ESPN's Todd McShay released his fourth mock draft this morning, and continues the trend of predicting the Redskins will take an outside linebacker to replace Brian Orakpo. In Mock 1.0 and Mock 2.0, McShay gave Washington Missouri DE/OLB Shane Ray. In last month's Mock 3.0 he moved Nebraska OLB Randy Gregory down to the Redskins. In Mock 4.0, the OLB train moves on to Florida's Dante Fowler, Jr. Randy Gregory's positive test for marijuana has only moved Randy Gregory down one spot to the New York Jets in this mock, but he could fall further than that next month. Gregory already had several on and off the field concerns entering draft season, and failing the idiot test at the Combine could cost him millions in guaranteed money.
Dante Fowler, Jr. has become a popular pick for the Redskins, but with Gregory dropping more and more, he could be selected before the 5th pick. The top OLB prospects in this year's draft class have been rotating in and out of the top five over the last month. The only OLB that McShay has not mocked to the Redskins yet, has been Clemson's Vic Beasley, and I wouldn't be shocked if he's the Redskins pick in McShay's final Mock before the draft. He has predicted Beasley to the Saints at #13 in his last two mock drafts.
Team's have their draft boards set by this point in the process, and most of this movement is media/fan overreaction, but things like Randy Gregory's failed test can shake up boards for multiple teams. The issue is there is still not a clear, consensus top 3-4 OLB in this year's draft. Everyone has their favorite, but is there an elite talent there, and if there is will they even be available at #5? The Redskins could pass completely on OLBs at the top of the draft, especially if they trade down and feel there is better value there in the 2nd round. Only 31 days until the draft.
Analysis: The Redskins need a pass-rusher, with Brian Orakpo gone to the Titans, and they have several options to choose from here including Randy Gregory, Shane Ray and Vic Beasley. But new GM Scot McCloughan has always put emphasis on edge players with a little bit more size, and Fowler fits the bill as a more complete player (albeit slightly less explosive) than those other three guys, with a more filled-out frame and who can set the edge better against the run. He also has the athleticism to play 3-4 outside linebacker (ran an impressive 4.61 40-yard dash at the combine).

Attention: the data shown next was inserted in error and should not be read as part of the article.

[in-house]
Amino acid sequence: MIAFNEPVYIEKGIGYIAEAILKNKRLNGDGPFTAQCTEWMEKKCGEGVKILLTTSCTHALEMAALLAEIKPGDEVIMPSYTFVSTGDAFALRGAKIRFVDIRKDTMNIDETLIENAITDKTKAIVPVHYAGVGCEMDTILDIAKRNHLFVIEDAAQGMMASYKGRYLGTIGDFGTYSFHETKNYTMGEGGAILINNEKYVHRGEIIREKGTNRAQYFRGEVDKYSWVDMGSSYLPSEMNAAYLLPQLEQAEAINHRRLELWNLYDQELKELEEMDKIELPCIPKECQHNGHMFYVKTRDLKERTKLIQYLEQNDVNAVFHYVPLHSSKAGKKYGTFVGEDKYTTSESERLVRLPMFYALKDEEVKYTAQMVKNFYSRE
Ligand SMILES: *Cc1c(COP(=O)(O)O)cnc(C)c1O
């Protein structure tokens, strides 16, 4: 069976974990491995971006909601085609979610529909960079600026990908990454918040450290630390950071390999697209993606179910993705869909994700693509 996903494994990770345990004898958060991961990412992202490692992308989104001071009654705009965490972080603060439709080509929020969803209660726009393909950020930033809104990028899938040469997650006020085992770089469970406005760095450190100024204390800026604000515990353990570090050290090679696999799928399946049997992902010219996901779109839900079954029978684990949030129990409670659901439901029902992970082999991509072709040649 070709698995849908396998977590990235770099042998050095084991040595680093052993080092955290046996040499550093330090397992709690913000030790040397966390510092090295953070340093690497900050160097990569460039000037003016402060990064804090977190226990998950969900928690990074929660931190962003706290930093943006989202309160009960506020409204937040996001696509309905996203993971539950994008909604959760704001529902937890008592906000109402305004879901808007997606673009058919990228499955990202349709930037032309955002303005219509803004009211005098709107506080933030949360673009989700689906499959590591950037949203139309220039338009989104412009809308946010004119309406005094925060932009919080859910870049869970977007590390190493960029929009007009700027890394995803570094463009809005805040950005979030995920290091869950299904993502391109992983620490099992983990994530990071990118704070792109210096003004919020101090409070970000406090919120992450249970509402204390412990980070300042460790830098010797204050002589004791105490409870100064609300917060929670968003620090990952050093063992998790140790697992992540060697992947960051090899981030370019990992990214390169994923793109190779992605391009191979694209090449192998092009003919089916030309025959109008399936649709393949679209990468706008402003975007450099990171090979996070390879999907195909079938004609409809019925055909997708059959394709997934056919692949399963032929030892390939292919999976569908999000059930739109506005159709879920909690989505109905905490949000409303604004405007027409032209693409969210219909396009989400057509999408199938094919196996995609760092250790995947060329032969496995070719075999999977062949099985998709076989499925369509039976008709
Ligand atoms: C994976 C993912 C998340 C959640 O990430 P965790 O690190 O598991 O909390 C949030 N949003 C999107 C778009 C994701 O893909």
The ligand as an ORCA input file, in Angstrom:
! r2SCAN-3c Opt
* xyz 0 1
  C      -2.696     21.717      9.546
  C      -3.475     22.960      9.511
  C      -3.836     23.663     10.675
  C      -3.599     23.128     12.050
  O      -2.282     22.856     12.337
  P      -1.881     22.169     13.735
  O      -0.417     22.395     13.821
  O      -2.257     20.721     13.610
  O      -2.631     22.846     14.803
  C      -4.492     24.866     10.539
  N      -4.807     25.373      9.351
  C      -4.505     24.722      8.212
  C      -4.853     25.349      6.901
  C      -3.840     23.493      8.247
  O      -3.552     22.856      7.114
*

My look at NFL draft prospect Dante Fowler http://t.co/ja2n4hyto9— Mark Bullock (@MarkBullockNFL) March 30, 2015
When teams look for pass-rushing outside linebackers in the draft, they often have to convert a player that played defensive end in a 4-3 system while in college. Transitioning to 3-4 outside linebacker puts added pressure on a young player. Instead of just focusing on rushing the passer, they have to learn how to rush from a two-point stance and drop into coverage. A lot of the time, they have to work hard to add weight, although that's not always the case. Washington has been through this before when it drafted Brian Orakpo and Ryan Kerrigan, both of whom were 4-3 ends in college.
But Florida pass rusher Dante Fowler doesn't have to worry about this. He has the benefit of having played in a hybrid system in college. He's already at the ideal size and weight for an outside linebacker at 6 feet 3, 261 pounds. While other pass rushers in this class, like Vic Beasley and Randy Gregory, are having to bulk up, Fowler has already proven he can play at the ideal weight.
The advantage of playing in a hybrid scheme in college is huge for Fowler. He's proven he's versatile and can be used as a piece to move around and rush from different positions. Not only does he line up across from the left tackle, he can flip to the right side, play 4-3 end with his hand in the dirt or even shift inside to rush from the inside linebacker spot.